‘Asking for the moon’
SKETCHES - Ana Marie Pamintuan (Philstar.com) - October 9, 2019 - 12:00am

Commuters hated it; drivers of private cars were glad about the light traffic on a working Monday. Bus operators probably had more passengers and must have appreciated the nationwide strike staged the other week by jeepney operators and drivers.

The strike delivered the message that the participants intended to send particularly to President Duterte: to show what would happen if their jeepneys were completely taken off the streets as part of the mass transport modernization program.

Whether the message would have the desired effect, however, is uncertain.

Transport authorities have already said that the strike would not stop the phase-out of the traditional jeepneys and their replacement with sleeker, eco-friendly but much more expensive versions.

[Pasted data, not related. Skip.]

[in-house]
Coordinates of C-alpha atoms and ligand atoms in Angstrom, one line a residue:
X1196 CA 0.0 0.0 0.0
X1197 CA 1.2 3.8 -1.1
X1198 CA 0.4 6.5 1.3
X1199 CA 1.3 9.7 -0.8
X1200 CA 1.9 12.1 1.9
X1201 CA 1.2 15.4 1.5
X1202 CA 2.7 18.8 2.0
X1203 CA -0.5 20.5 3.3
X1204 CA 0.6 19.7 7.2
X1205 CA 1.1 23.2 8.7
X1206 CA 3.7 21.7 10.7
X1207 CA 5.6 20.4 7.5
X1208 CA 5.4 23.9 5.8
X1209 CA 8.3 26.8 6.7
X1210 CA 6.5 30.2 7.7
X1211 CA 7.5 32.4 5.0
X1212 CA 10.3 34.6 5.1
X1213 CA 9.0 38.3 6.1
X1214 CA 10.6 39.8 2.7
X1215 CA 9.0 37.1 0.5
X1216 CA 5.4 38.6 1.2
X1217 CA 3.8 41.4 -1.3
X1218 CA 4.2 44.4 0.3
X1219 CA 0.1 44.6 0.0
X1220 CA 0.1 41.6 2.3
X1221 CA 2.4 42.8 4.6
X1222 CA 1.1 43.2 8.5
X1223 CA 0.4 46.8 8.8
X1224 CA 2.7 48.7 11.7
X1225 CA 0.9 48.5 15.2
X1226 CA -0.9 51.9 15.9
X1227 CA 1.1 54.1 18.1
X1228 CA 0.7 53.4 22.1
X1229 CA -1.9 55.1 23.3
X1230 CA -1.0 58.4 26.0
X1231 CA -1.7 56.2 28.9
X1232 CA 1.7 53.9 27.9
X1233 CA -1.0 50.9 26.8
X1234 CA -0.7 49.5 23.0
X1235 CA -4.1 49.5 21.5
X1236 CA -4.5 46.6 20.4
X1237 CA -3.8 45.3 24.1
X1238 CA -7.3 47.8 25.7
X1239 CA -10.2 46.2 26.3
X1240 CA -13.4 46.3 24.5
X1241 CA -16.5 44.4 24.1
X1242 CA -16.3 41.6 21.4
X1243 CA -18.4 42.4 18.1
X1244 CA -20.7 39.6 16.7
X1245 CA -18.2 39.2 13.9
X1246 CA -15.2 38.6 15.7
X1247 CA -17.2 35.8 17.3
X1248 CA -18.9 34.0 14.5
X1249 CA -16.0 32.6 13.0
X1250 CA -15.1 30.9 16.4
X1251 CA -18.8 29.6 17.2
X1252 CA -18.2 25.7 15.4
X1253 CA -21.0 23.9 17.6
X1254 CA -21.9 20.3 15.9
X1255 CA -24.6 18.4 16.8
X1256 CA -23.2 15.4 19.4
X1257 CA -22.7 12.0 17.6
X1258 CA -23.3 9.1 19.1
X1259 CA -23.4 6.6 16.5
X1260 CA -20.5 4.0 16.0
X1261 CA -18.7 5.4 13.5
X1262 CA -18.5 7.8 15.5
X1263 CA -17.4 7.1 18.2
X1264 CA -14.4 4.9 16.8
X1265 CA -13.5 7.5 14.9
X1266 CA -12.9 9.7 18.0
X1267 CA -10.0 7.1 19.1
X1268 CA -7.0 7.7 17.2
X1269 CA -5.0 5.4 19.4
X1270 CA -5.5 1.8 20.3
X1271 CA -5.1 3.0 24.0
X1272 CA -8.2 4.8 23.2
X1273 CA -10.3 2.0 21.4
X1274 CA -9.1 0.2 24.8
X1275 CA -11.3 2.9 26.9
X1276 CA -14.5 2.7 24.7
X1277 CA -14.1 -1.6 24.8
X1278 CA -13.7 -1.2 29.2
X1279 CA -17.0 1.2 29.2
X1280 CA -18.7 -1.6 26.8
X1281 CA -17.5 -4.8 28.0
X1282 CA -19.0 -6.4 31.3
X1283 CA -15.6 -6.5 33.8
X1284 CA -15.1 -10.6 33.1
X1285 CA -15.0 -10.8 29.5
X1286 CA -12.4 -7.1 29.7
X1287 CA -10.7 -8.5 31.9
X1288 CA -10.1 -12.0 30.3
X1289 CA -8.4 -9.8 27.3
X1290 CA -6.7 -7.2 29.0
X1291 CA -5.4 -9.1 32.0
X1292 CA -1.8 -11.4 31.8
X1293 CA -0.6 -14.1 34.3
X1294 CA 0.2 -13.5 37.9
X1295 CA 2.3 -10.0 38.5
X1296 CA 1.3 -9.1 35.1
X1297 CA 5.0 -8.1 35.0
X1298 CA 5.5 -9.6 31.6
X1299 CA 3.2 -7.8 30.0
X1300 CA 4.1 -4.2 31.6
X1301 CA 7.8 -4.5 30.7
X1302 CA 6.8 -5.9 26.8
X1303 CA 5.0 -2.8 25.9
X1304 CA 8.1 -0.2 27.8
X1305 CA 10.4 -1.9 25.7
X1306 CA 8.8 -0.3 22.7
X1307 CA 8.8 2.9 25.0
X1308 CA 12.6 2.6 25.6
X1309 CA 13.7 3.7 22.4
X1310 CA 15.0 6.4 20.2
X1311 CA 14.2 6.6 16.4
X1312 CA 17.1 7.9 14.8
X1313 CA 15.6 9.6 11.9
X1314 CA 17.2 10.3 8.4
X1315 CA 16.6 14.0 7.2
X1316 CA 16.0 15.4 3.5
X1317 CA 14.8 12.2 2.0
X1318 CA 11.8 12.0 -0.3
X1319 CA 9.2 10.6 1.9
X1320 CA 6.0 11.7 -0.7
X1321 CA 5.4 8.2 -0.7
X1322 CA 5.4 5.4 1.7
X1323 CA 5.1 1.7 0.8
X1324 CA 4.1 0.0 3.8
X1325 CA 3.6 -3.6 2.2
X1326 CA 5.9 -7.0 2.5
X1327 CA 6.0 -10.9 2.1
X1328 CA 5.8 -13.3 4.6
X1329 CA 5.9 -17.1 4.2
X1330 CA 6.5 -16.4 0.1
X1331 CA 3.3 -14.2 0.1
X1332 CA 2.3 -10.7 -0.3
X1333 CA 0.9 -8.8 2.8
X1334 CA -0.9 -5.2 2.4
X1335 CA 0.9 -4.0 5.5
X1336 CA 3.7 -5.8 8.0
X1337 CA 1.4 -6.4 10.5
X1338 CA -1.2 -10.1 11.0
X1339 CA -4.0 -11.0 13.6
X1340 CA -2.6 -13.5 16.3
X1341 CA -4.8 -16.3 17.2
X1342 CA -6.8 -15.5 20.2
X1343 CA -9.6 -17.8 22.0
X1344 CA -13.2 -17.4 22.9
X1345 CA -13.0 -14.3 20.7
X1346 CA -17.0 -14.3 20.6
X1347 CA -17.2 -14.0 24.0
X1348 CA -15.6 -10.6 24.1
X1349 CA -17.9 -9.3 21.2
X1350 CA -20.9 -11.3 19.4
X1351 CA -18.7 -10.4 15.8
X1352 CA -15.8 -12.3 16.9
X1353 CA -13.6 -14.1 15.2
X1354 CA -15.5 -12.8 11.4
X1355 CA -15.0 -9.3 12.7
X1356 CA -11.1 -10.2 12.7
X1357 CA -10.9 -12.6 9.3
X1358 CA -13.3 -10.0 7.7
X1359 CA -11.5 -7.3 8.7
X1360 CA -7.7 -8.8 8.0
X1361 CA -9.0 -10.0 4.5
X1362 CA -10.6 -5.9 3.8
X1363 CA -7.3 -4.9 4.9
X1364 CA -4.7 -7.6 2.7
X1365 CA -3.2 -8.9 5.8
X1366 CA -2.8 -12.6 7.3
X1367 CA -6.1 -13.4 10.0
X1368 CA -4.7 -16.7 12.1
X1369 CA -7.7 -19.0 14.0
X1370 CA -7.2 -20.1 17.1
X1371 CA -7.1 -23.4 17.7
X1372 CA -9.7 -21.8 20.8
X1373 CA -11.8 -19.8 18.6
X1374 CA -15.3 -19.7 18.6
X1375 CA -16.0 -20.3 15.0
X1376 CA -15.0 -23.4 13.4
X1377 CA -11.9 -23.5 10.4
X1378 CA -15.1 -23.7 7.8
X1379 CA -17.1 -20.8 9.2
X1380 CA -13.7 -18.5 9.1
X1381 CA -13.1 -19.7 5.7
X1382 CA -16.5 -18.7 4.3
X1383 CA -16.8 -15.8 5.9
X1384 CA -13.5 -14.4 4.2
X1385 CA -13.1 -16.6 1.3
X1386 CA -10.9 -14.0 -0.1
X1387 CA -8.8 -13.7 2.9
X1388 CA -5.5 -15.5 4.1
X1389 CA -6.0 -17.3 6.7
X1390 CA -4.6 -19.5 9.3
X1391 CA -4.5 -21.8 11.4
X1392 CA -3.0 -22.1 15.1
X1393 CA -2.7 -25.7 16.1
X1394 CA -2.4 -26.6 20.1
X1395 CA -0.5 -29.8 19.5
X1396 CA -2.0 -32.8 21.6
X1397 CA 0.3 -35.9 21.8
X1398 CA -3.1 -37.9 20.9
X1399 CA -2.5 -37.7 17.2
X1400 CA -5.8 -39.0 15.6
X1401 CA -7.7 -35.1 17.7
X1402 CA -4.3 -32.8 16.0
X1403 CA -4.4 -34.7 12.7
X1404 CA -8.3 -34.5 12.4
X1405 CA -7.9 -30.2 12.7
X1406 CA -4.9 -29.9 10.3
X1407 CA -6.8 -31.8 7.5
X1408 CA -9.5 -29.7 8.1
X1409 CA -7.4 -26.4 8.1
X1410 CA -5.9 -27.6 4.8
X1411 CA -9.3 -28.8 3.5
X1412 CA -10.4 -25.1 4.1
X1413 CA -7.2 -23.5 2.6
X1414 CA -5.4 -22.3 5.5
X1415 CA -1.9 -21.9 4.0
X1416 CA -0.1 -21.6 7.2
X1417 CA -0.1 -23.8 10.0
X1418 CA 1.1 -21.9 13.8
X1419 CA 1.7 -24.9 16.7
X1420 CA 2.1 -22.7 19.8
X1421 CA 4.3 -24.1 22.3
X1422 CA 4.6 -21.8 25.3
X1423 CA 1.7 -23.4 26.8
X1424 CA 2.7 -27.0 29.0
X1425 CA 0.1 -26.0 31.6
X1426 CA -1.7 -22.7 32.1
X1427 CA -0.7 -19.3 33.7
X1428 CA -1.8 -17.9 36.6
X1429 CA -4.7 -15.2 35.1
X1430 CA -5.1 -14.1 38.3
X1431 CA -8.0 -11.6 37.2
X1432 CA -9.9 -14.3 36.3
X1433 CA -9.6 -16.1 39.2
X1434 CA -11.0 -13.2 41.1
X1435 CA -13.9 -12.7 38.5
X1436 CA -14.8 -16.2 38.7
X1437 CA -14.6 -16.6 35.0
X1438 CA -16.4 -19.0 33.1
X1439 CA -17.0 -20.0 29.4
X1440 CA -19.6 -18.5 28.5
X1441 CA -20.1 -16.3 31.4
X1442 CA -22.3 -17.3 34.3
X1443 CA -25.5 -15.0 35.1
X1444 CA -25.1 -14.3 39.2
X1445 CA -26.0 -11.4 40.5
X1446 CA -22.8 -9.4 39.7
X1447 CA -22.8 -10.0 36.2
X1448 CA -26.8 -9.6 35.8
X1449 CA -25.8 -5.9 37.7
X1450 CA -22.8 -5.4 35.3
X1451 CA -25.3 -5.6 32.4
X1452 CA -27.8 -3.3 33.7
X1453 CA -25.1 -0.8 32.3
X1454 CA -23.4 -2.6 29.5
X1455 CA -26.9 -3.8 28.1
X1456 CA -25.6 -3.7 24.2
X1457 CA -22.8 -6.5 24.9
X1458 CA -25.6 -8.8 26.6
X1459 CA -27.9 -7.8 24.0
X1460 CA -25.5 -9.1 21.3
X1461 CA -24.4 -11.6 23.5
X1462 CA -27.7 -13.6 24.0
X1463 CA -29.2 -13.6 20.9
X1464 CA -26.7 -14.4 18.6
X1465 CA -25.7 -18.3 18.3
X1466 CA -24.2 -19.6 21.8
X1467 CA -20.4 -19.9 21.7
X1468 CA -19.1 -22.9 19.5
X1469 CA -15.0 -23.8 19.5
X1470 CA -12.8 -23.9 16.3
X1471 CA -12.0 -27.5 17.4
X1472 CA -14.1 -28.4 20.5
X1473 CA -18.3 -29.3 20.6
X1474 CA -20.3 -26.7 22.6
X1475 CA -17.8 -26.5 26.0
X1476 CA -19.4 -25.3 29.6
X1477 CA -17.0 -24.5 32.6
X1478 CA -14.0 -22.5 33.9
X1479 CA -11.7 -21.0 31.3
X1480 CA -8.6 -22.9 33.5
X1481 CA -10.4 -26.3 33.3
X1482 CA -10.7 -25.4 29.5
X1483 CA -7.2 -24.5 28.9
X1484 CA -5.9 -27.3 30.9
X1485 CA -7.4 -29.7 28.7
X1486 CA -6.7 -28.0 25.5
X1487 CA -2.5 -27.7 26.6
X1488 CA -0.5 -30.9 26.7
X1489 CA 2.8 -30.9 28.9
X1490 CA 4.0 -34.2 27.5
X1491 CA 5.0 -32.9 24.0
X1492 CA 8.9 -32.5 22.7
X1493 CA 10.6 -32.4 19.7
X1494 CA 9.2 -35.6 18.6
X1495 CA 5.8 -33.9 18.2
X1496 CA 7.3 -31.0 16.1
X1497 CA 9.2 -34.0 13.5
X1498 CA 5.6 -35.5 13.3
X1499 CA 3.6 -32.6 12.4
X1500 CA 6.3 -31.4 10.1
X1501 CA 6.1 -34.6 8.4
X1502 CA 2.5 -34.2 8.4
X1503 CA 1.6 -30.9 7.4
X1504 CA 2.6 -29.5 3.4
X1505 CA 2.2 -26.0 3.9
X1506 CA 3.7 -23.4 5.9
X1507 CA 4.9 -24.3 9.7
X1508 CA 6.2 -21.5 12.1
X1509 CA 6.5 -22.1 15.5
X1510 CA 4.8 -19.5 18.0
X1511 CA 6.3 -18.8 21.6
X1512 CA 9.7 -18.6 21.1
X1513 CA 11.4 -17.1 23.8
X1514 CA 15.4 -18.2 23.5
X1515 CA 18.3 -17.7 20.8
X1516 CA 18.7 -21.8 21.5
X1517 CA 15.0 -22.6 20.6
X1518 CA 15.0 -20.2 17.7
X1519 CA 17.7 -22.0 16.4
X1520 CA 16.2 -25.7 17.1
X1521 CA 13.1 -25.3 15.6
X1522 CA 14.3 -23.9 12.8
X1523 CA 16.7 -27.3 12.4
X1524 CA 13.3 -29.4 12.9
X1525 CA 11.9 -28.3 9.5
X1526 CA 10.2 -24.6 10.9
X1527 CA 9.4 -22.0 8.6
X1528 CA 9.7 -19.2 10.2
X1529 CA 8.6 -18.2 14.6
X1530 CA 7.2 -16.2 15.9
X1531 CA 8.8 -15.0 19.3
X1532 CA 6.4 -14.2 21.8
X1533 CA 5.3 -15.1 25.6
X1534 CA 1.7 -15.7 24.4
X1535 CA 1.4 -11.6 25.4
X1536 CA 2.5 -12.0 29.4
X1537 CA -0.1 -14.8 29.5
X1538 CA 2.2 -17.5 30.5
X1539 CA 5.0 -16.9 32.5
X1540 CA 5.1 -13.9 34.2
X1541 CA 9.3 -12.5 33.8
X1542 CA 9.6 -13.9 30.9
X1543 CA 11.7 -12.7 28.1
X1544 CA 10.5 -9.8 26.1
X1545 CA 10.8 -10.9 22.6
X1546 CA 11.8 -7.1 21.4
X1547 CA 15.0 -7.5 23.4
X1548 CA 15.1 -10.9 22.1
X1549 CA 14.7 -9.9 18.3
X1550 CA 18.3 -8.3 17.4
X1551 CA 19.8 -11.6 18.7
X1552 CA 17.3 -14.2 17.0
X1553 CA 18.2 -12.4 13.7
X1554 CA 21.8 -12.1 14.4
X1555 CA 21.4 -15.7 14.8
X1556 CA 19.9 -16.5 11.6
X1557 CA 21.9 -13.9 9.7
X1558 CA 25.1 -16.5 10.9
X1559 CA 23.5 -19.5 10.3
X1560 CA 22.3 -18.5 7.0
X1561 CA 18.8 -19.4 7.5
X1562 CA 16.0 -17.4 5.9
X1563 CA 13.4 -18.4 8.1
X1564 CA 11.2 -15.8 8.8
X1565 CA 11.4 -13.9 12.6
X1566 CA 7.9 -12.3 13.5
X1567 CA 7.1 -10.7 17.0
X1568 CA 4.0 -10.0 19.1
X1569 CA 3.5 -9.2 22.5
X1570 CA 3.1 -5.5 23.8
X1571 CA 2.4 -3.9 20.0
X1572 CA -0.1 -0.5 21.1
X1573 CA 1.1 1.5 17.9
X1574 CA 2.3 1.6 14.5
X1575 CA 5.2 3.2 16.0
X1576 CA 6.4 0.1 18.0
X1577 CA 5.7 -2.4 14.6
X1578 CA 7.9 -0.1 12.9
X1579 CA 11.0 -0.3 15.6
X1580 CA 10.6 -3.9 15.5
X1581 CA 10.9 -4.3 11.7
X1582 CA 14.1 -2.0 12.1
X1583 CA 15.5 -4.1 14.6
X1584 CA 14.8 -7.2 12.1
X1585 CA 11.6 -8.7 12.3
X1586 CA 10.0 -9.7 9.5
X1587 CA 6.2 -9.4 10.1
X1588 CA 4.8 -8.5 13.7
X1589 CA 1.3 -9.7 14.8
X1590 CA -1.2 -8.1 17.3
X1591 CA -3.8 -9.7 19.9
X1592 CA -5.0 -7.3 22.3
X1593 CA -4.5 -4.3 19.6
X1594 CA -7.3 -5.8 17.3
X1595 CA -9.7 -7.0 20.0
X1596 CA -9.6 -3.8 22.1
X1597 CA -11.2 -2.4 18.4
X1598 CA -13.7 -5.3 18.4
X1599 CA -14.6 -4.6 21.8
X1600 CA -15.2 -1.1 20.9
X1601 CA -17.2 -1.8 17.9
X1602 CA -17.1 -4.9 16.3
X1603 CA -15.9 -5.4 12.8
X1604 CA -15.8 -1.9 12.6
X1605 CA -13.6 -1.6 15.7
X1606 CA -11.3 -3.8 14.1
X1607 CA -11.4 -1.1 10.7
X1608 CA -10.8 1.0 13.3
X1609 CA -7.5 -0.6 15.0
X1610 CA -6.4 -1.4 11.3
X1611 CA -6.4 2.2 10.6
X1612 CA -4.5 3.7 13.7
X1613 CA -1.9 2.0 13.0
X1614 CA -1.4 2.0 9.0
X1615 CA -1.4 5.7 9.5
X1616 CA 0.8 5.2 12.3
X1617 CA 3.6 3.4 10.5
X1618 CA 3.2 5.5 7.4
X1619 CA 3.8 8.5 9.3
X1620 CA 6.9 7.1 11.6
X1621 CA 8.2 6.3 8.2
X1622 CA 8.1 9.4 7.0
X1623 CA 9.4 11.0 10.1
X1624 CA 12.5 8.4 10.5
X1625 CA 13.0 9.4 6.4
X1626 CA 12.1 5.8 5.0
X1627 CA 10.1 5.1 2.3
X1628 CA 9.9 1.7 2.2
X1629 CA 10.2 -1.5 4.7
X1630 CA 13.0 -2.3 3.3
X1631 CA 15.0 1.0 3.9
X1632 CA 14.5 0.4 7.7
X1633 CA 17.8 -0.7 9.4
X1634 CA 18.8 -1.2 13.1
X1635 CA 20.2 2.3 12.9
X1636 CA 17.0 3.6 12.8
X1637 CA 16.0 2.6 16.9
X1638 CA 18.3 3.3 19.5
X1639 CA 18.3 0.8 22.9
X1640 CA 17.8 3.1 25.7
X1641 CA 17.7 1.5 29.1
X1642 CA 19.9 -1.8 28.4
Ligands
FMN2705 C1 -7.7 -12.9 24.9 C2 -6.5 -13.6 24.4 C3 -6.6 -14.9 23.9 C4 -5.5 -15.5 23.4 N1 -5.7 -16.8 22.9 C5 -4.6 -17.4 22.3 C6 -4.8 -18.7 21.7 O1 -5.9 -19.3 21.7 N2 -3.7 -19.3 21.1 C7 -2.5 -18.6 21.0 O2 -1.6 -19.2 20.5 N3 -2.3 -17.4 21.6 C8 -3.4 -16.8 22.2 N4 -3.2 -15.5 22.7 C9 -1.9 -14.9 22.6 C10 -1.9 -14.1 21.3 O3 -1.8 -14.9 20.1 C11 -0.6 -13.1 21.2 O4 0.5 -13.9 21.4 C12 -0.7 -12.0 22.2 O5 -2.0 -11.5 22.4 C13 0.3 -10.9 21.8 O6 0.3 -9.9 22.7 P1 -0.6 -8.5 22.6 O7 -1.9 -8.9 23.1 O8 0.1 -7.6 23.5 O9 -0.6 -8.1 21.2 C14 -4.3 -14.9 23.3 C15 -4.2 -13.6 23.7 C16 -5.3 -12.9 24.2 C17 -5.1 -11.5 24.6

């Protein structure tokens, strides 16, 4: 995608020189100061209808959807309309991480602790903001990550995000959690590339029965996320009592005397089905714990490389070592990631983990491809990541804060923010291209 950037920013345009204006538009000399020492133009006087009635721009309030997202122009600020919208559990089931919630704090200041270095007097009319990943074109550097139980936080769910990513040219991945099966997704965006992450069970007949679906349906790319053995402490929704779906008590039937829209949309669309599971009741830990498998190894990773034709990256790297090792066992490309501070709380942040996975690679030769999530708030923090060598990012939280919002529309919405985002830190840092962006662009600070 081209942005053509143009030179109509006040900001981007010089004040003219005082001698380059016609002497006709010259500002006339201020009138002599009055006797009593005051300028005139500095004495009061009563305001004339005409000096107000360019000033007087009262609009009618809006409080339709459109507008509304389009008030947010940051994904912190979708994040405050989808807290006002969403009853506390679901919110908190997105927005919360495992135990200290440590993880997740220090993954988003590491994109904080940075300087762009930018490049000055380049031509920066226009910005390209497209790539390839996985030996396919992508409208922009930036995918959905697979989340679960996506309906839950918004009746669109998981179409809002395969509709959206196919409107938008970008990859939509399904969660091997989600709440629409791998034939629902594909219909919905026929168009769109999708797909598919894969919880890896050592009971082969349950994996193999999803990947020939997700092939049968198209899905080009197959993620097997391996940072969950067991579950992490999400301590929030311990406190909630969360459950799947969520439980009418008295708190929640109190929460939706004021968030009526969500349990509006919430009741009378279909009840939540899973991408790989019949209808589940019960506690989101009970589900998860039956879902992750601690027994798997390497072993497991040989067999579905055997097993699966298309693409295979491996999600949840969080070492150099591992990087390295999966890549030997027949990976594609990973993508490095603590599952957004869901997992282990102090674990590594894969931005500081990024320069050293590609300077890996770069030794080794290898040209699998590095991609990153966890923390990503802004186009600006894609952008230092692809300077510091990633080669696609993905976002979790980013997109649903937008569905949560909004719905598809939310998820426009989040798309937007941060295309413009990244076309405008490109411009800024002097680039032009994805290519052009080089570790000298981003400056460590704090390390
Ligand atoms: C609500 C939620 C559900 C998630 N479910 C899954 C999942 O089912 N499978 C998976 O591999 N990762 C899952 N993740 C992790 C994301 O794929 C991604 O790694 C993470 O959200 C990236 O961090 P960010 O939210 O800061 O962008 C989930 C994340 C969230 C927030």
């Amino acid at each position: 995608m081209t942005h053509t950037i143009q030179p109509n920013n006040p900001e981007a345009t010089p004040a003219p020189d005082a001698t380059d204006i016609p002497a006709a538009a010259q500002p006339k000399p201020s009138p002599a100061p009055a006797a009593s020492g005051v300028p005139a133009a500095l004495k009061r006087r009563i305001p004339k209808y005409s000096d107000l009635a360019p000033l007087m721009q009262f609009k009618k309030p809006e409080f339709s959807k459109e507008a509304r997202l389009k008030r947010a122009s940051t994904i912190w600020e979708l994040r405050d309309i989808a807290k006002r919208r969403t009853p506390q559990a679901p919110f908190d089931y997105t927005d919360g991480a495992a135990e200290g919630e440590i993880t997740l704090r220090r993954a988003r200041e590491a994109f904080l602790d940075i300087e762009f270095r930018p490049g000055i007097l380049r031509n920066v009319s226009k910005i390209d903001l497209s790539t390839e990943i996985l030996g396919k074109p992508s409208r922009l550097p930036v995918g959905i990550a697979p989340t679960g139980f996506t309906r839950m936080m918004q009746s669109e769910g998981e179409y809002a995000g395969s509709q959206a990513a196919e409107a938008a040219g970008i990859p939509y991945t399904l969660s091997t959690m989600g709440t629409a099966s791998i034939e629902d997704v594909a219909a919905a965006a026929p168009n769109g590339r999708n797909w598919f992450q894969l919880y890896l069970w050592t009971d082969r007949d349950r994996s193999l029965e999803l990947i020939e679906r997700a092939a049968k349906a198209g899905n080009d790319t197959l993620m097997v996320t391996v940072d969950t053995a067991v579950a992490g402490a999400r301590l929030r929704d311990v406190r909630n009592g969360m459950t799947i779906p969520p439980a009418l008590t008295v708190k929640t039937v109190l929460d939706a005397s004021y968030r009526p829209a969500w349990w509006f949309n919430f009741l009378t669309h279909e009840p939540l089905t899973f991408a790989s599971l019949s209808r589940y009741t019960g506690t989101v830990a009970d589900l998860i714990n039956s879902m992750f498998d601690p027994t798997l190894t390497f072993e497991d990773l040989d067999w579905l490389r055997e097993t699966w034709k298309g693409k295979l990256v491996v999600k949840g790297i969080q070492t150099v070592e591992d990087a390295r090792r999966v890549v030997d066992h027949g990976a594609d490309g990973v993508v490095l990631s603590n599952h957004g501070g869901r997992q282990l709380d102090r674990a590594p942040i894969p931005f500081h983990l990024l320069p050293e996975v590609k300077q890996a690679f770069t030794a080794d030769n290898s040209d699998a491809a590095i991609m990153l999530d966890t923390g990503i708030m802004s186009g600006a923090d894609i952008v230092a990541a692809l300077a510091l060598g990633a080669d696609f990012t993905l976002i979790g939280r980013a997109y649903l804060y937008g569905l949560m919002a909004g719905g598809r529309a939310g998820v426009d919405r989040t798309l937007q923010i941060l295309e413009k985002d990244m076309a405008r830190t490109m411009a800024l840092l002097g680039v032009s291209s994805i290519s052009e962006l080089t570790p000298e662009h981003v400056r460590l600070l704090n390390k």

Efren de Luna, president of the Alliance of Concerned Transport Organizations or ACTO, and Mody Floranda, president of PISTON or the Pinagkaisang Samahan ng mga Tsuper at Operators Nationwide, said modernization is fine in principle. But they staged the strike – the first since last year – because they are against being stampeded into a full phase-out, ready or not, by July 1, 2020.

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Under the program, they are being asked to “voluntarily” surrender their franchises. De Luna said there is no guarantee that they would get back the franchises.

In fact, he and Floranda told “The Chiefs” recently on Cignal TV’s One News, franchises are already being given to operators of the modern jeepney models along regular routes.